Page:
January was a funny ol’ month. Work on my novel-in-progress was on hold for pretty much all of it, due to having an couple of paying edits to do. I guess, in the future, I need a way of managing my time to work on two projects at the same time; of protecting my creative time. But at the moment I am fully monoprojectile. One thing at a time is enough for me, especially since the paying gig was for a structural edit, and thus required me to get deep into someone else’s work.
It’s done now, and my calendar is free, so I’m back to Claws, or Our Kind of Bastard, or whatever the hell I’m calling it today. But there are, I’m sure you’ll be totally unsurprised to hear, difficulties when you park a project for five weeks.
I left a scene half-written, which was good because I could get straight back into the action. But after that… If I ever had a plan I’ve totally forgotten it.
Luckily, I’ve kept pretty good notes. Mostly these take the form of what’s already happened (but also when in the manuscript it happened, which is useful) but I’ve also a list of questions that still need to be answered. So I’m not operating in a total void.
What I don’t have is an outline, which I’m increasingly thinking is a strategy I should adopt; that I should finally shed my pantser clothing and fully integrate into the society of planners.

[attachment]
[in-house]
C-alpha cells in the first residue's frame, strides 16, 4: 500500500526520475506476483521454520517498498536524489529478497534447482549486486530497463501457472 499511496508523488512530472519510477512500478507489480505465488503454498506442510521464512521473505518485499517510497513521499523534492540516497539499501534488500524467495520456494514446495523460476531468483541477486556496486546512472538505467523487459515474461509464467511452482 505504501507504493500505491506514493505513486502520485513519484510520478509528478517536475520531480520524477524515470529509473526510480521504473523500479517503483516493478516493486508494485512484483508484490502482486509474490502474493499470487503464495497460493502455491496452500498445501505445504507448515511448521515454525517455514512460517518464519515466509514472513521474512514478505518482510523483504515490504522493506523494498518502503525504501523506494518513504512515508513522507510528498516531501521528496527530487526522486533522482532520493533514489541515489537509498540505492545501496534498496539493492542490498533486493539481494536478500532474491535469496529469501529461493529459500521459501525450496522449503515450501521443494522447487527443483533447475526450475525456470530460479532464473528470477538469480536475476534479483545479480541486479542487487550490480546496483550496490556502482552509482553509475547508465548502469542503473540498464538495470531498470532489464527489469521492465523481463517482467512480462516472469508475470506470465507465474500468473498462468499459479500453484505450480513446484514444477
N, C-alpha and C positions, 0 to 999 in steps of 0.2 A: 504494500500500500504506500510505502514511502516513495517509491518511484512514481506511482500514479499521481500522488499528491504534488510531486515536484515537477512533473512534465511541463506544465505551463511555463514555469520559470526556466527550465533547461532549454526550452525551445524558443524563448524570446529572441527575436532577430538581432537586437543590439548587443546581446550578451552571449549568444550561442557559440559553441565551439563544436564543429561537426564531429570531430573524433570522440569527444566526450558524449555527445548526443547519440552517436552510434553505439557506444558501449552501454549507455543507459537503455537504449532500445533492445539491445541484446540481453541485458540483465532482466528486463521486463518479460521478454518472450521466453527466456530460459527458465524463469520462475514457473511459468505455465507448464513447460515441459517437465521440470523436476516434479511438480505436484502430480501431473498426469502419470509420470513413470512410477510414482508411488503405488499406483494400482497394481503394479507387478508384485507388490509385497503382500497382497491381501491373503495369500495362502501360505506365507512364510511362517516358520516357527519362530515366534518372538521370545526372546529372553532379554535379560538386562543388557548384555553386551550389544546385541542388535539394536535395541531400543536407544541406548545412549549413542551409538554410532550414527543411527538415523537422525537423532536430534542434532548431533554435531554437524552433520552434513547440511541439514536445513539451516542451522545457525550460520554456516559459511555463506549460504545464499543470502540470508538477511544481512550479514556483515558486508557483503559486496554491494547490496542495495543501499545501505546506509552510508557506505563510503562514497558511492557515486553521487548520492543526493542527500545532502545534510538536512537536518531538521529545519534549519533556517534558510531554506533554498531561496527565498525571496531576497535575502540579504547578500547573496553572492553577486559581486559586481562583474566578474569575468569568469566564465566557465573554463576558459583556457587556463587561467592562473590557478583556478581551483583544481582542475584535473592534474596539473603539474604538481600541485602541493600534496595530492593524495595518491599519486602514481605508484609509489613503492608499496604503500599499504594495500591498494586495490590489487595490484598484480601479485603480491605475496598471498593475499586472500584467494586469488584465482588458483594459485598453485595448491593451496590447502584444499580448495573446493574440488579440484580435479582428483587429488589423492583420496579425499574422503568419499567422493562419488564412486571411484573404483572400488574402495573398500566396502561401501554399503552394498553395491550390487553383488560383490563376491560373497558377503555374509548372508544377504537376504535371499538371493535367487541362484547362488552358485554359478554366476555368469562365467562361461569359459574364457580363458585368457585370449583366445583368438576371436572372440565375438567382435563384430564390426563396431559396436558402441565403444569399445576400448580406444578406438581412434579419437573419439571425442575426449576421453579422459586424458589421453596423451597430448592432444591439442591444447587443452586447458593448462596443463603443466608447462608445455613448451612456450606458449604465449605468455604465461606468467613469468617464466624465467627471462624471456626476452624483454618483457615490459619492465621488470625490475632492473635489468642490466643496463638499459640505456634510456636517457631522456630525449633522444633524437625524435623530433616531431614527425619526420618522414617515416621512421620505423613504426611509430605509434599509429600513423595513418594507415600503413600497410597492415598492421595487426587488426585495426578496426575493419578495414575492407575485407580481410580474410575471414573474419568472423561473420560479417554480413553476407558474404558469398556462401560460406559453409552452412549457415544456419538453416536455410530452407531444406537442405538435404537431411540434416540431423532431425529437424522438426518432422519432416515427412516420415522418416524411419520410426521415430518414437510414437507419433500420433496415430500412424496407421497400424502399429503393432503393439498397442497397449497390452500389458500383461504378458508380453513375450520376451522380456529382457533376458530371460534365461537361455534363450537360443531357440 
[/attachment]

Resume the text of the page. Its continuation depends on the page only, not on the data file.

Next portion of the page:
I say this in the full knowledge that I will probably never be organised enough for that.
But I have decided that I need to pause my headlong charge into the mire of adventure to try and catch my breath, and my bearings. ‘How are you doing this?’ I hear you ask: well, through spreadsheets, of course. Simply creating a grid with all my characters/groups at the top and time/scenes down the side and filling in the gaps in the middle.
It’s rough and ready and not really something I’d recommend – there must be a better way. But it works for me. Or at least it’s working at the moment. Planning needn’t be over-complicated. A note is often as good as an essay. And a spreadsheet strikes me as more manageable than index cards or whiteboards or whatever.
So I struggle onwards, limping back into the teeth of my manuscript and desperately searching for word upon word. But maybe this time I’ll know where I’m trying to get to. And any further interruptions won’t derail me too much because this time I’m coming prepared.
That’s the idea, at least. As always, I’ll keep you posted.